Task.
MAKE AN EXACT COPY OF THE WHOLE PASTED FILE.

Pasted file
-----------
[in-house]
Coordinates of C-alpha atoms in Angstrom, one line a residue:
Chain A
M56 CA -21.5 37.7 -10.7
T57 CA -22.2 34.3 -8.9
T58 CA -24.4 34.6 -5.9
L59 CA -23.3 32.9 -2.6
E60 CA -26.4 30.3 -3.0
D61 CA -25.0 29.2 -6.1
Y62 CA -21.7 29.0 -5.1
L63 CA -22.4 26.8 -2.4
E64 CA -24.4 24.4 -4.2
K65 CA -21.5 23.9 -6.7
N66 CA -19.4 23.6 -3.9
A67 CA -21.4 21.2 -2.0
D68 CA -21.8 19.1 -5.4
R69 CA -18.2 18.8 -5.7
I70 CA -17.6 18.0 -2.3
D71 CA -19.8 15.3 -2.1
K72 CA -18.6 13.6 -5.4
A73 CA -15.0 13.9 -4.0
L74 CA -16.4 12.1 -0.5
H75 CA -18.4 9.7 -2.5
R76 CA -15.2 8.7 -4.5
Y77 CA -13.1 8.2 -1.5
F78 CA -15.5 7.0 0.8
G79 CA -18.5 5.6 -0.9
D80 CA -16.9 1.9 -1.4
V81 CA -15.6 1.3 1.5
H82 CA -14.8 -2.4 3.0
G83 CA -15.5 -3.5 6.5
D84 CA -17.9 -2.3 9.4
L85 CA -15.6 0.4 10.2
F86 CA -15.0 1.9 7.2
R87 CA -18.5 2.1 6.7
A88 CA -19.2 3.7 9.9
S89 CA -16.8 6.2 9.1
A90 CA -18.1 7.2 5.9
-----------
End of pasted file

[in-house]
Coordinates of C-alpha atoms in Angstrom, one line a residue:
Chain A
M56 CA -21.5 37.7 -10.7
T57 CA -22.2 34.3 -8.9
T58 CA -24.4 34.6 -5.9
L59 CA -23.3 32.9 -2.6
E60 CA -26.4 30.3 -3.0
D61 CA -25.0 29.2 -6.1
Y62 CA -21.7 29.0 -5.1
L63 CA -22.4 26.8 -2.4
E64 CA -24.4 24.4 -4.2
K65 CA -21.5 23.9 -6.7
N66 CA -19.4 23.6 -3.9
A67 CA -21.4 21.2 -2.0
D68 CA -21.8 19.1 -5.4
R69 CA -18.2 18.8 -5.7
I70 CA -17.6 18.0 -2.3
D71 CA -19.8 15.3 -2.1
K72 CA -18.6 13.6 -5.4
A73 CA -15.0 13.9 -4.0
L74 CA -16.4 12.1 -0.5
H75 CA -18.4 9.7 -2.5
R76 CA -15.2 8.7 -4.5
Y77 CA -13.1 8.2 -1.5
F78 CA -15.5 7.0 0.8
G79 CA -18.5 5.6 -0.9
D80 CA -16.9 1.9 -1.4
V81 CA -15.6 1.3 1.5
H82 CA -14.8 -2.4 3.0
G83 CA -15.5 -3.5 6.5
D84 CA -17.9 -2.3 9.4
L85 CA -15.6 0.4 10.2
F86 CA -15.0 1.9 7.2
R87 CA -18.5 2.1 6.7
A88 CA -19.2 3.7 9.9
S89 CA -16.8 6.2 9.1
A90 CA -18.1 7.2 5.9